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What’s the fastest way to lose weight safely?

Cyclist magazine
18 Jan 2021

Lighter is faster, but only if you approach weight loss the right way. Illustration: Will Haywood

When all is said and done, weight loss (or gain) comes down to calories in versus calories out. If you consume more energy (calories) than you use you’ll gain weight, and vice versa.

So weight loss is about consuming fewer calories than you require for your activity levels, but the trick is to lose the ‘right’ weight so it doesn’t hurt performance.

Cycling obviously requires energy, which means that you can use it to tip that energy balance. Longer, lower-intensity rides burn calories as you cycle, while shorter, more intense sessions such as speed work and intervals burn calories on the bike but also in the hours after training as well.

Both are tough ways to lose weight, though. Exercising isn’t the best way to get the job done simply because it’s much easier to reduce your intake by 500 calories than it is to burn 500 calories.

There’s also evidence to suggest that as you train more you will, usually imperceptibly, increase calorie intake. So either way you have to pay attention to the other side of that energy balance equation: food and drink.

Your training should simply be about doing what you need to support and develop performance. Focus on your diet as a means to lose weight. To twist an old Hungarian saying, ‘A man with one arse can’t ride two bikes.’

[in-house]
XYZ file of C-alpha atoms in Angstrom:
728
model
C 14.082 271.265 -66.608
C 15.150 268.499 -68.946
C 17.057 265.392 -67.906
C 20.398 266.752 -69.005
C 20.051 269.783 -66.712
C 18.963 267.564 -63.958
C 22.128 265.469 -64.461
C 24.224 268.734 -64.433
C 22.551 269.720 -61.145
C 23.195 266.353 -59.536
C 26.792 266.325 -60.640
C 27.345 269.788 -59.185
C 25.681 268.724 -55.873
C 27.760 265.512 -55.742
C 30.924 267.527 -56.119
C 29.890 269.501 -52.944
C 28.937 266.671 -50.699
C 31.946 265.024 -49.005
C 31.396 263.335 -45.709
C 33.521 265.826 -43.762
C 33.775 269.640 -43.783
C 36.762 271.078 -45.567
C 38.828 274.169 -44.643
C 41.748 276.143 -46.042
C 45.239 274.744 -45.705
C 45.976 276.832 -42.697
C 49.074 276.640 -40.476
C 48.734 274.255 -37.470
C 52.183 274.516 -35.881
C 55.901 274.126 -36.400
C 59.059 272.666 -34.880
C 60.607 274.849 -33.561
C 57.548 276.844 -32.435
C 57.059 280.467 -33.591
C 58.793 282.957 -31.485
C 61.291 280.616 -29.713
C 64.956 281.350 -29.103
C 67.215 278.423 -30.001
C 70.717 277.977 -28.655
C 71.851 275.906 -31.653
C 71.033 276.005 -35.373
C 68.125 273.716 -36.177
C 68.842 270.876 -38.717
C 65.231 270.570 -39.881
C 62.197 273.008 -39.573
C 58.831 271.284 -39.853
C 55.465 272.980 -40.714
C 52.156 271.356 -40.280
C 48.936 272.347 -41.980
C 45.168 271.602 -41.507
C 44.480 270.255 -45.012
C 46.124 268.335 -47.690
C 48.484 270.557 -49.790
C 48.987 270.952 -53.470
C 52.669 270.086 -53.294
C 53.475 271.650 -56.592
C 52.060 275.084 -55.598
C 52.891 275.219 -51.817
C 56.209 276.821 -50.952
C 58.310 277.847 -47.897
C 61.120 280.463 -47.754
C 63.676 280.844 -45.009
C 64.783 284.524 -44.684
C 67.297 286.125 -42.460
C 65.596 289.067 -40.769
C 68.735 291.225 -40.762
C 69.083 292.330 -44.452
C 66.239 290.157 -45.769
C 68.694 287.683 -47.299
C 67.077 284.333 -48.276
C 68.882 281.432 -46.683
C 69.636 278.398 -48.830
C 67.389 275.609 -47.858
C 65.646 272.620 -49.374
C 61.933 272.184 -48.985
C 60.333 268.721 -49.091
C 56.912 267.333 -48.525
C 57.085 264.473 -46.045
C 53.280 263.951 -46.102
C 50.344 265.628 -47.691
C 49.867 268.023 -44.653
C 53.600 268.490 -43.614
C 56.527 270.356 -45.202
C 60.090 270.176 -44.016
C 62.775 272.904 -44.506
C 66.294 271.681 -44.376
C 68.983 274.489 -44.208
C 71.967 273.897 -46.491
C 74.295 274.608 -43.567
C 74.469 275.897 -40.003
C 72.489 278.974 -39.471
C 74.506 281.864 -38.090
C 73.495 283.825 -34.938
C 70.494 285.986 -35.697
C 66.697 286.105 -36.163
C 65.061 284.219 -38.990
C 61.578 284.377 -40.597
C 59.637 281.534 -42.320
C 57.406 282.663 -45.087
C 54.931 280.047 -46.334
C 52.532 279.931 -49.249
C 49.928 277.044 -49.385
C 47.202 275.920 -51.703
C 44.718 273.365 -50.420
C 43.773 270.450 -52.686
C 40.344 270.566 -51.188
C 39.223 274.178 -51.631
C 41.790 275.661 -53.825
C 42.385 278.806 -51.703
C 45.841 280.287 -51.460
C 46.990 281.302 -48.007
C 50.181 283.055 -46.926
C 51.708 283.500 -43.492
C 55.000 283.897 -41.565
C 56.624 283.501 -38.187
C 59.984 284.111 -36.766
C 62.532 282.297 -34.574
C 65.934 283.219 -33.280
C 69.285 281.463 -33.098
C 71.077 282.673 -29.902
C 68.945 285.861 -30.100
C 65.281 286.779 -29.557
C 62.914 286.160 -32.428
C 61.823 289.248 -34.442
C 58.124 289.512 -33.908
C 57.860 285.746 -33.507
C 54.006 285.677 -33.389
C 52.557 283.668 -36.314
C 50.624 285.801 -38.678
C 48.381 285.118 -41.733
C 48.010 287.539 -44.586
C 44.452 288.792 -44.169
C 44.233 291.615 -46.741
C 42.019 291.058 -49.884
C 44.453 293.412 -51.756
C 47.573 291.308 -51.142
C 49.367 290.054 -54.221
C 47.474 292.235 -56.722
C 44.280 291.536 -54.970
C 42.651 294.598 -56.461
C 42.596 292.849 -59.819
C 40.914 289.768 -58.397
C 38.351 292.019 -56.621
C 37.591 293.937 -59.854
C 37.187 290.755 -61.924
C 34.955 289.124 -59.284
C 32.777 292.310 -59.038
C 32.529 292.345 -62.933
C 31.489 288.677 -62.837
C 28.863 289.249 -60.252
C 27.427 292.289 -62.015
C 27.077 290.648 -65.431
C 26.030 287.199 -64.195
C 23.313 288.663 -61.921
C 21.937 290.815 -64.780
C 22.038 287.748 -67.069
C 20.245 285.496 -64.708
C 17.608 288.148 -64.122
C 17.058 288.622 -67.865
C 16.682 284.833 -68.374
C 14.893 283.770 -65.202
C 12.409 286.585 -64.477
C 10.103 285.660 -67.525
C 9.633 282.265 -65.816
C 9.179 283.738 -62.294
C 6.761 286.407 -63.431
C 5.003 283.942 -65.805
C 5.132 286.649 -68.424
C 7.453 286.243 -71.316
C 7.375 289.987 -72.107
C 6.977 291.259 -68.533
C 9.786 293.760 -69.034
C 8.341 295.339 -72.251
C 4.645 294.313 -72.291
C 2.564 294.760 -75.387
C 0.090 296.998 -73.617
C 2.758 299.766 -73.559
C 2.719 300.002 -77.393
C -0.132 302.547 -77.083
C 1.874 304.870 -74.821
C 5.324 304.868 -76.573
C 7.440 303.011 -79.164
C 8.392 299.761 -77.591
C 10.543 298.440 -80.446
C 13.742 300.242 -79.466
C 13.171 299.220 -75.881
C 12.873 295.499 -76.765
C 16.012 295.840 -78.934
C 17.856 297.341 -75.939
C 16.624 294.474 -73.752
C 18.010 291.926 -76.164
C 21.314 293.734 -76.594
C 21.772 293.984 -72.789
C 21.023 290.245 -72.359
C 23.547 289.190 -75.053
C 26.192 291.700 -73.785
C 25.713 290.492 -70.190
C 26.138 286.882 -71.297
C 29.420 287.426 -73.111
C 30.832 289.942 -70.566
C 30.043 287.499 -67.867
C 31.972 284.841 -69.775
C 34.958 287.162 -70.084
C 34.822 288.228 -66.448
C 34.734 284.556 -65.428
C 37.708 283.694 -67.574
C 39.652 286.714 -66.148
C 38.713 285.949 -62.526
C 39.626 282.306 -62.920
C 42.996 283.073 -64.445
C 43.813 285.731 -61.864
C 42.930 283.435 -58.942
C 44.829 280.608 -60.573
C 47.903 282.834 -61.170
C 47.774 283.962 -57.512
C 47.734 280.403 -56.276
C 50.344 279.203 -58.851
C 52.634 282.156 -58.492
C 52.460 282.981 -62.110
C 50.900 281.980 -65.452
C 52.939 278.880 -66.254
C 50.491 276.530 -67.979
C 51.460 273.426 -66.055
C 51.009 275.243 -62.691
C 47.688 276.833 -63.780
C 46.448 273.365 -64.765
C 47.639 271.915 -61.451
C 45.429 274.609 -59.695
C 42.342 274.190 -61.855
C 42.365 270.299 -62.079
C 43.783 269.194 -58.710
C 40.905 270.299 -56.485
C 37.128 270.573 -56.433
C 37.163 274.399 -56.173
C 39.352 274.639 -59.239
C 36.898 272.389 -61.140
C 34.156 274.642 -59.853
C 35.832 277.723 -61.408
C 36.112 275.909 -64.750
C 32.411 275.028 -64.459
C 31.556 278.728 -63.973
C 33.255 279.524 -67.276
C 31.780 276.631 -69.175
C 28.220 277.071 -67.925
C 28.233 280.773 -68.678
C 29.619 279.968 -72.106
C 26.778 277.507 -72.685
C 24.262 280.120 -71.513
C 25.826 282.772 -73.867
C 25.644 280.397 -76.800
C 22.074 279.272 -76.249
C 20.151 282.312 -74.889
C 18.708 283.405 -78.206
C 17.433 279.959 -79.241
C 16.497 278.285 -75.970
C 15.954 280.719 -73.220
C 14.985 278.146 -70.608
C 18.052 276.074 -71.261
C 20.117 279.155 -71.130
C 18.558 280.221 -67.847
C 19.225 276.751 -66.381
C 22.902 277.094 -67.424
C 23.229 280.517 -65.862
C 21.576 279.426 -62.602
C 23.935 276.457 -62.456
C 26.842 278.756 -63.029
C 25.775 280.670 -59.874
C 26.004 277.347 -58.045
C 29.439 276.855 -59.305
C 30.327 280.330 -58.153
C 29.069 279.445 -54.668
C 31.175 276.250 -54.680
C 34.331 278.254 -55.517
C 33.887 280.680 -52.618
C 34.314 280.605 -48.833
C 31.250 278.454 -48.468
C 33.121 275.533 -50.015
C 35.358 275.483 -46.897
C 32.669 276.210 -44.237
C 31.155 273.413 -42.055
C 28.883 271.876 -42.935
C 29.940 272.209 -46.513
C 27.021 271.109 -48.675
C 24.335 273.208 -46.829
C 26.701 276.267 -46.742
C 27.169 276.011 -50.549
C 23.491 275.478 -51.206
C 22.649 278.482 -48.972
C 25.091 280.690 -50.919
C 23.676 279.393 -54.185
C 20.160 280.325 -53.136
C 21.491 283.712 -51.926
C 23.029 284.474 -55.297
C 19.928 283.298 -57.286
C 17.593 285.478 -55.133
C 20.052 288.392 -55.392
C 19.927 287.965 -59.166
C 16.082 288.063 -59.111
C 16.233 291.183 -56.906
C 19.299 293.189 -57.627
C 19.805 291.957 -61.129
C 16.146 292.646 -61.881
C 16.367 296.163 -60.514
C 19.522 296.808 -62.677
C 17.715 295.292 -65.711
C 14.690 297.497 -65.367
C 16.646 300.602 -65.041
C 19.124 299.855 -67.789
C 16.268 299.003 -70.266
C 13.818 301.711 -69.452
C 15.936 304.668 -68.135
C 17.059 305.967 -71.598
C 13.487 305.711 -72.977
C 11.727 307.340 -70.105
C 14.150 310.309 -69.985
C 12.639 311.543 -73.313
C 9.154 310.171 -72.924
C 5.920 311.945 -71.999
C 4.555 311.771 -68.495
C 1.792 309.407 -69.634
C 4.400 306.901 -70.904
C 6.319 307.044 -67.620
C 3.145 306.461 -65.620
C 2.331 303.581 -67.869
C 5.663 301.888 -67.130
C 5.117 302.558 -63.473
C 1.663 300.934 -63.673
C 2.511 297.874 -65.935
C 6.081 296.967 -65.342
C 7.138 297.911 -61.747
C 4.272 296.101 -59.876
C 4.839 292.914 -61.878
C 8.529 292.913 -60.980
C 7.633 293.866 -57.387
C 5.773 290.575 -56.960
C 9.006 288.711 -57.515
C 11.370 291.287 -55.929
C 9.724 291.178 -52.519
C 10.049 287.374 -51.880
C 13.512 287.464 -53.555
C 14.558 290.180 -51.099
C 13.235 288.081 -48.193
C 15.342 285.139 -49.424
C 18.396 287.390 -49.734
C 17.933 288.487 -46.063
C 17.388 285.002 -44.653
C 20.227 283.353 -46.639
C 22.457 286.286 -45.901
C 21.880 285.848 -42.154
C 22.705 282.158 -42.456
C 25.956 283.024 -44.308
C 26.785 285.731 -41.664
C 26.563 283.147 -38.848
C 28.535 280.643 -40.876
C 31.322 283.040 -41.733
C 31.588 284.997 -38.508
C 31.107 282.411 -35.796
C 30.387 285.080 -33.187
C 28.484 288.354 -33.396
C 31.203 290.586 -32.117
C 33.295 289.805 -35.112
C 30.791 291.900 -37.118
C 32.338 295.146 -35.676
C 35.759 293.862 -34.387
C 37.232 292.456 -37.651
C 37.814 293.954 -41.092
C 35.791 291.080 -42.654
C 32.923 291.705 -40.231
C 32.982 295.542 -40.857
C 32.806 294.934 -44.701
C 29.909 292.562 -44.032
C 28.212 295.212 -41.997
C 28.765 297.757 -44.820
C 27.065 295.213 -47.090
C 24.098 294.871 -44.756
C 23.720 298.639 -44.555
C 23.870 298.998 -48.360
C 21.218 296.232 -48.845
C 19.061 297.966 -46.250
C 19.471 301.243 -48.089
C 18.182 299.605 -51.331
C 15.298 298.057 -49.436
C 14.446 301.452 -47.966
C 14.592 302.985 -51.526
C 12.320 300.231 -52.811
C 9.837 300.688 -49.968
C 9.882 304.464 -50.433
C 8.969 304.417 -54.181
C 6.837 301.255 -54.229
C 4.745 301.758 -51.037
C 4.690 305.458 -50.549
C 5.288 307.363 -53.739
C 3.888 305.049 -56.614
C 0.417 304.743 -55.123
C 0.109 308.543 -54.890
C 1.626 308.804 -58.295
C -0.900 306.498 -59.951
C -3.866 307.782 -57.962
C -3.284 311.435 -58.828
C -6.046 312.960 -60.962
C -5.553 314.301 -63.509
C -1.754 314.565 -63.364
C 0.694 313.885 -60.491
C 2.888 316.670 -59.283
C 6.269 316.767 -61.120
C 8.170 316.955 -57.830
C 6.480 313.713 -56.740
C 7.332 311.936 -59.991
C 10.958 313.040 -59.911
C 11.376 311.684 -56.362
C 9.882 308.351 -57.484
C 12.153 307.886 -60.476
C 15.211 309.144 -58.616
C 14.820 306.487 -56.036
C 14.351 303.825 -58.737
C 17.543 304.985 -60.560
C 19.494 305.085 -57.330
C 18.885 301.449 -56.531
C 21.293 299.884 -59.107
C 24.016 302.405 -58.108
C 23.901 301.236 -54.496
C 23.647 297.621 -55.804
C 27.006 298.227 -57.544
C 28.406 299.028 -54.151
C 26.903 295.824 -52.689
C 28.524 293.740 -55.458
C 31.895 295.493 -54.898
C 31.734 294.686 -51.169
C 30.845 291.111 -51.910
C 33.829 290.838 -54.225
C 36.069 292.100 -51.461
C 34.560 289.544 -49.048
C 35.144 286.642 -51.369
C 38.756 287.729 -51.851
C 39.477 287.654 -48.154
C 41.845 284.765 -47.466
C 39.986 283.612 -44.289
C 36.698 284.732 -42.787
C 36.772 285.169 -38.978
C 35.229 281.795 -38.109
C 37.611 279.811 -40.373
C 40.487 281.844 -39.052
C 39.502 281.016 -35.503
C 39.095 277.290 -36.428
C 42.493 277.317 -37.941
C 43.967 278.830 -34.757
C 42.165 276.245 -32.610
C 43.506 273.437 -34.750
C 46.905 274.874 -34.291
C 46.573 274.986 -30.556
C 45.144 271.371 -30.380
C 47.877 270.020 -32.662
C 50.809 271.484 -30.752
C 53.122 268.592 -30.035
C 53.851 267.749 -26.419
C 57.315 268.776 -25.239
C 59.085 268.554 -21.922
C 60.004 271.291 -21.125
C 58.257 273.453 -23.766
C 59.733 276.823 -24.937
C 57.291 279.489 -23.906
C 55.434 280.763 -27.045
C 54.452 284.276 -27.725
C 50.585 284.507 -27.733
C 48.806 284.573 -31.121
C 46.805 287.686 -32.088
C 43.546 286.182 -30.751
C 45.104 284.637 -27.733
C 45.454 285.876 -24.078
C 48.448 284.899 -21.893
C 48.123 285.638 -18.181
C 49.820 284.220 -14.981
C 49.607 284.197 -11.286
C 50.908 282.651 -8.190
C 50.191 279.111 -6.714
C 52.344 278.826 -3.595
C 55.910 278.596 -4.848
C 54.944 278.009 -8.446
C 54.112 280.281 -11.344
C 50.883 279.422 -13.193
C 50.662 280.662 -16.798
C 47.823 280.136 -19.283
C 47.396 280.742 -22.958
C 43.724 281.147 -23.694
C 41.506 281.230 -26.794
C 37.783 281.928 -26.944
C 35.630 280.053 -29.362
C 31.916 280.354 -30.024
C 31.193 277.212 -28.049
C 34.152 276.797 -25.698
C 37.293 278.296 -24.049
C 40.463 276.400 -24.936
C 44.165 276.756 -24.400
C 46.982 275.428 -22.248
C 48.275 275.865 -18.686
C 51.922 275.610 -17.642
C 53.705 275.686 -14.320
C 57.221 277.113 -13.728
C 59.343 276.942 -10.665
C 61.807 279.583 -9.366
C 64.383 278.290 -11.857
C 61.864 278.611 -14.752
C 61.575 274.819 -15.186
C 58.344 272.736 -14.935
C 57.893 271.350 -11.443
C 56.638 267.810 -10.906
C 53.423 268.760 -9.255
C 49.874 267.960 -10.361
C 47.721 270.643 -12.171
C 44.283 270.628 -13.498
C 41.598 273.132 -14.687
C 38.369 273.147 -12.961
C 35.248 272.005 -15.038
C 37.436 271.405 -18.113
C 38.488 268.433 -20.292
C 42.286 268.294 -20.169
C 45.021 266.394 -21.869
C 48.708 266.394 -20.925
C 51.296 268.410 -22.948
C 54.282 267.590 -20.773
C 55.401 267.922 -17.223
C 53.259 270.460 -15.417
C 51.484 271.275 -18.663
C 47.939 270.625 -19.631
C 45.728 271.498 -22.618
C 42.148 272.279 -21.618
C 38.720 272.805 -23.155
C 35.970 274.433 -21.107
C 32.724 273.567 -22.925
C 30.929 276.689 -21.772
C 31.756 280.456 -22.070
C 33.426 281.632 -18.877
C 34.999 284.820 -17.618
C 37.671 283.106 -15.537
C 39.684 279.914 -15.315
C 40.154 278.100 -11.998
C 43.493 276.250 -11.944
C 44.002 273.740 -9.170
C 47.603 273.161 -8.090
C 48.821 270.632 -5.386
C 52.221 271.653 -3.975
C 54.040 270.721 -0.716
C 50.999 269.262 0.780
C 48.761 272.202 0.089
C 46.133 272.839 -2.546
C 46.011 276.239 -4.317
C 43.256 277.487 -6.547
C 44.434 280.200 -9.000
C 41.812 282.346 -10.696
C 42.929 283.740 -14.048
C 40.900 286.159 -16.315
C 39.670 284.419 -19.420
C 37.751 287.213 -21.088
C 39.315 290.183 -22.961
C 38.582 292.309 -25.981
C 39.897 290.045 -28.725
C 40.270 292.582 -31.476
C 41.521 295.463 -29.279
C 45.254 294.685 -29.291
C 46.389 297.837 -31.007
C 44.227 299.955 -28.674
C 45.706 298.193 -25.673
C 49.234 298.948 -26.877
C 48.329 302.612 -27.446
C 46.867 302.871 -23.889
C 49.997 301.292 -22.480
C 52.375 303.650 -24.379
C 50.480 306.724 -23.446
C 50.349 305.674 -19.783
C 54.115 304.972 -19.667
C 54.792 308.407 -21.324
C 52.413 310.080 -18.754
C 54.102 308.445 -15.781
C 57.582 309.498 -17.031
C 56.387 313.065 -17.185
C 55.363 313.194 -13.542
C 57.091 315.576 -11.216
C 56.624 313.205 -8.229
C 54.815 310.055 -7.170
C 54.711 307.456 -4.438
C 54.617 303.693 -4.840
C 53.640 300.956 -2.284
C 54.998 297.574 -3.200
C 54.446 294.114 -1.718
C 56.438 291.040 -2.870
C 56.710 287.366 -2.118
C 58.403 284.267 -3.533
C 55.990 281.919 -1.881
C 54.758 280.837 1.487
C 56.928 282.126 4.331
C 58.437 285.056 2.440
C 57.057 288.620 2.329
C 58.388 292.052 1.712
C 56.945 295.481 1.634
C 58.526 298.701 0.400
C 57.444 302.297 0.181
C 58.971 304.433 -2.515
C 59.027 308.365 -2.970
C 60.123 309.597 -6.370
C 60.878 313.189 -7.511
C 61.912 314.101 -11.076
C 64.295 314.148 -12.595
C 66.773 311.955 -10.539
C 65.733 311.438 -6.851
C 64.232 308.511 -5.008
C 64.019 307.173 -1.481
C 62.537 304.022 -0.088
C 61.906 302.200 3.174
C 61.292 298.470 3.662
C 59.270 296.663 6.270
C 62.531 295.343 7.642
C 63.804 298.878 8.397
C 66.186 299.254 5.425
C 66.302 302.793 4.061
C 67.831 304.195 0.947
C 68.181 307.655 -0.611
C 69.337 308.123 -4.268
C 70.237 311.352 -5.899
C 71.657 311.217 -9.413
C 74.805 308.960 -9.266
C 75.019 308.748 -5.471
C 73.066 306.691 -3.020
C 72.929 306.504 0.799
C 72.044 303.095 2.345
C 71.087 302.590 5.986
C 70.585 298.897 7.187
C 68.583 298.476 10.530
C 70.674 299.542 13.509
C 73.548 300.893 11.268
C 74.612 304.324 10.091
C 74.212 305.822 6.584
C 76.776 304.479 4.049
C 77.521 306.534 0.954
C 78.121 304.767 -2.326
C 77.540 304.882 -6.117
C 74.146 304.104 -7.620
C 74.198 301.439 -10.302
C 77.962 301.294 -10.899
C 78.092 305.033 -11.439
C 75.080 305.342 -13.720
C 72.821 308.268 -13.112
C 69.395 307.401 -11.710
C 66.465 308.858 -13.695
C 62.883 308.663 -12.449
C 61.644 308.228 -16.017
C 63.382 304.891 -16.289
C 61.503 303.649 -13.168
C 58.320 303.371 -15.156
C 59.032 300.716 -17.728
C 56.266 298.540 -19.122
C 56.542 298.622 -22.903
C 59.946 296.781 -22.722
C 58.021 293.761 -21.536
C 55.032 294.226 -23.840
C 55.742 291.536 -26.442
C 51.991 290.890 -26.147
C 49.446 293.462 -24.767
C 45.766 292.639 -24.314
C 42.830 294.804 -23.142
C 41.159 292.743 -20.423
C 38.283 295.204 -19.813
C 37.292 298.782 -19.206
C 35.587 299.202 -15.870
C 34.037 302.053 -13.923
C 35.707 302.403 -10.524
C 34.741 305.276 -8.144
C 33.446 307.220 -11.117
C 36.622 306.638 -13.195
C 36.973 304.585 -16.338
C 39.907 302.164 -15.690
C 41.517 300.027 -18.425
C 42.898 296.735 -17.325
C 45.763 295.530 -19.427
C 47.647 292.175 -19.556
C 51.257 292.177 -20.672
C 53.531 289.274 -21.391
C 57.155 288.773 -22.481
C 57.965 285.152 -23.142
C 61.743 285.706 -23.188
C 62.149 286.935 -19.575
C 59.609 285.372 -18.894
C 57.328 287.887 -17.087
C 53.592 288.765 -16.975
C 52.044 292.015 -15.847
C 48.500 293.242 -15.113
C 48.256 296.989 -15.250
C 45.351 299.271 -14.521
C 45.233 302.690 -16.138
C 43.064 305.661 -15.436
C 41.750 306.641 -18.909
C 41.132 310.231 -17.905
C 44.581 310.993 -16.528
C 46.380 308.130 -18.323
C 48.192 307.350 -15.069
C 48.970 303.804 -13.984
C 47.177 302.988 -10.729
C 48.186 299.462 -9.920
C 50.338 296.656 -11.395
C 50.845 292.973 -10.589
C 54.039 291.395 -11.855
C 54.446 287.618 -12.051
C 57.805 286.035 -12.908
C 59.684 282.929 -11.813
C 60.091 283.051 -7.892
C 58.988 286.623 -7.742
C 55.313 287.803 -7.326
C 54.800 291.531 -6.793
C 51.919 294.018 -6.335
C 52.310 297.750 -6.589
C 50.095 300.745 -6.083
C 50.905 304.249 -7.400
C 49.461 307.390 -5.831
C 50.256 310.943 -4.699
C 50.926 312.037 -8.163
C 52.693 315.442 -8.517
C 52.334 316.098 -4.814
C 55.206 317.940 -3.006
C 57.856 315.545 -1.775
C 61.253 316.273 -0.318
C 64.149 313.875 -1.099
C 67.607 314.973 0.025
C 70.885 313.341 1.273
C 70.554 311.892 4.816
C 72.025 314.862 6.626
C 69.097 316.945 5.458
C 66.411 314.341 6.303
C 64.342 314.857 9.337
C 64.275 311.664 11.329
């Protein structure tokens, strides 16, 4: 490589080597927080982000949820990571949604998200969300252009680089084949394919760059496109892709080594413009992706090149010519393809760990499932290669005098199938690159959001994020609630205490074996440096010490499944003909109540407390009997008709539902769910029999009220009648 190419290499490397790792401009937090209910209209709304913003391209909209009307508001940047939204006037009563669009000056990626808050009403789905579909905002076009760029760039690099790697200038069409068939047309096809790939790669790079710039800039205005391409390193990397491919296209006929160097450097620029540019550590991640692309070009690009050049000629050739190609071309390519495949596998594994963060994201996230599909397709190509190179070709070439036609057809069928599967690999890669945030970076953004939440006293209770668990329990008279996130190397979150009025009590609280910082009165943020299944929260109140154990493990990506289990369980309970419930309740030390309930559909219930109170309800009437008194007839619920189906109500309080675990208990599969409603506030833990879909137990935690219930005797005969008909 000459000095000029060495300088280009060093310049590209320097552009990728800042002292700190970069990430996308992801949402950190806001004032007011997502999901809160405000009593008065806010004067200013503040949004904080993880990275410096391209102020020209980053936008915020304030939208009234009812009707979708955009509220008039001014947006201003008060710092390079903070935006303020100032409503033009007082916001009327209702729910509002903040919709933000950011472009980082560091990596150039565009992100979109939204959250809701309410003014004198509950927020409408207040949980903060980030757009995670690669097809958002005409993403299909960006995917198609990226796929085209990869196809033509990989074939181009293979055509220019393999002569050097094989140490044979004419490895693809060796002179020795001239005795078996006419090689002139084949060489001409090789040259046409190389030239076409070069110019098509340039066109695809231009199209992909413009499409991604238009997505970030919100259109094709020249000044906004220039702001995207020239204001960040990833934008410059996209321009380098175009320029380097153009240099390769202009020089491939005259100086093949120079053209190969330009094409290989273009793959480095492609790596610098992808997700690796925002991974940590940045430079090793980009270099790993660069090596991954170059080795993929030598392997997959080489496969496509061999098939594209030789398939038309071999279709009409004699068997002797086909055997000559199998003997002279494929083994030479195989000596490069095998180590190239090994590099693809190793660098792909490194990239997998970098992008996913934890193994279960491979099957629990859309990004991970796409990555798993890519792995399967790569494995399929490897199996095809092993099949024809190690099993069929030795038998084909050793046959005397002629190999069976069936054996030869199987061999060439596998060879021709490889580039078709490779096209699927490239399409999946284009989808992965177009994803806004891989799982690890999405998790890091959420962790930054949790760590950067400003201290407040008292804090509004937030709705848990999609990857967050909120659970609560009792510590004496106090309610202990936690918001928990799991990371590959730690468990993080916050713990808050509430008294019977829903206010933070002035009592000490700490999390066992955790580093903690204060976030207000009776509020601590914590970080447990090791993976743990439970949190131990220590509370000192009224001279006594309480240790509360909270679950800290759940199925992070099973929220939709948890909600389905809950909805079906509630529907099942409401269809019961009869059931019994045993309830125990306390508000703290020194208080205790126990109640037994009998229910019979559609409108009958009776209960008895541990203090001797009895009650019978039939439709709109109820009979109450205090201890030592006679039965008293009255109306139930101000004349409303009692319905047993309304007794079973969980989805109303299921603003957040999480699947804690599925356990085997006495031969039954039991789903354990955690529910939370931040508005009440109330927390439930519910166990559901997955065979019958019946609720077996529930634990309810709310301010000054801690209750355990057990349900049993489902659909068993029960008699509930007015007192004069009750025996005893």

Whatever method you use to cut the weight should support health. If you’re not healthy you can’t train, so don’t ‘crash diet’. You’ll lose muscle mass as fast as, or even faster than, fat tissue.

This is bad news because muscle mass allows you to lay down more power and is itself a sink for blood sugar, which means that when you finish dieting you’re more predisposed to gain fat. Over repeated bouts of crash dieting, fat mass can actually go up.

The fastest way to lose weight safely is to consume a high-protein diet with healthy fats and lower-carb plant foods that are lower in calories but full of vitamins and minerals. This is the best way to meet your nutrient needs without over-consuming calories.

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What you lose is also a factor. You want to lose body fat before you lose muscle, and a high protein intake supports this. And in terms of the speed of weight loss, the faster you lose weight the more impact it will have on your training.

In fact an athlete, unless supported by experts, shouldn’t aim to lose weight any faster than a normal, sedentary individual. No more than one to two pounds [0.5kg-1kg] per week is ideal.

If your legs are feeling overly empty it’s a sign you’re not recovering between training sessions. If you’re trying to lose weight you’re going to have to take some kind of hit, but you might want to look at two elements: fuelling and recovery.

Given that we’re not trying to lose fat by doing anything as stupid as cycling in a fasted state, some fuelling before and, on longer rides, during exercise may be useful. And add some dense, starchy carbs to a protein-rich meal for recovery.

The key is to increase your carb intake on training days. On rest days I’d go for a 50/50 split between protein foods and fibrous veg/low-carb fruit, and on training days an even split between protein foods, starchy carbs and fruit/veg.

By the way, energy gels and sports drinks can be seen as another carb source – you don’t have to ban them. But if the ride is less than an hour try to stick to water, or water with a low-carb electrolyte. Good luck!

The expert: Drew Price is a nutrition consultant who has worked with sports teams, elite athletes and sports food companies. He is the author of The DODO Diet, which examines intermittent fasting and food coaching for active people. More more info visit drewpricenutrition.com

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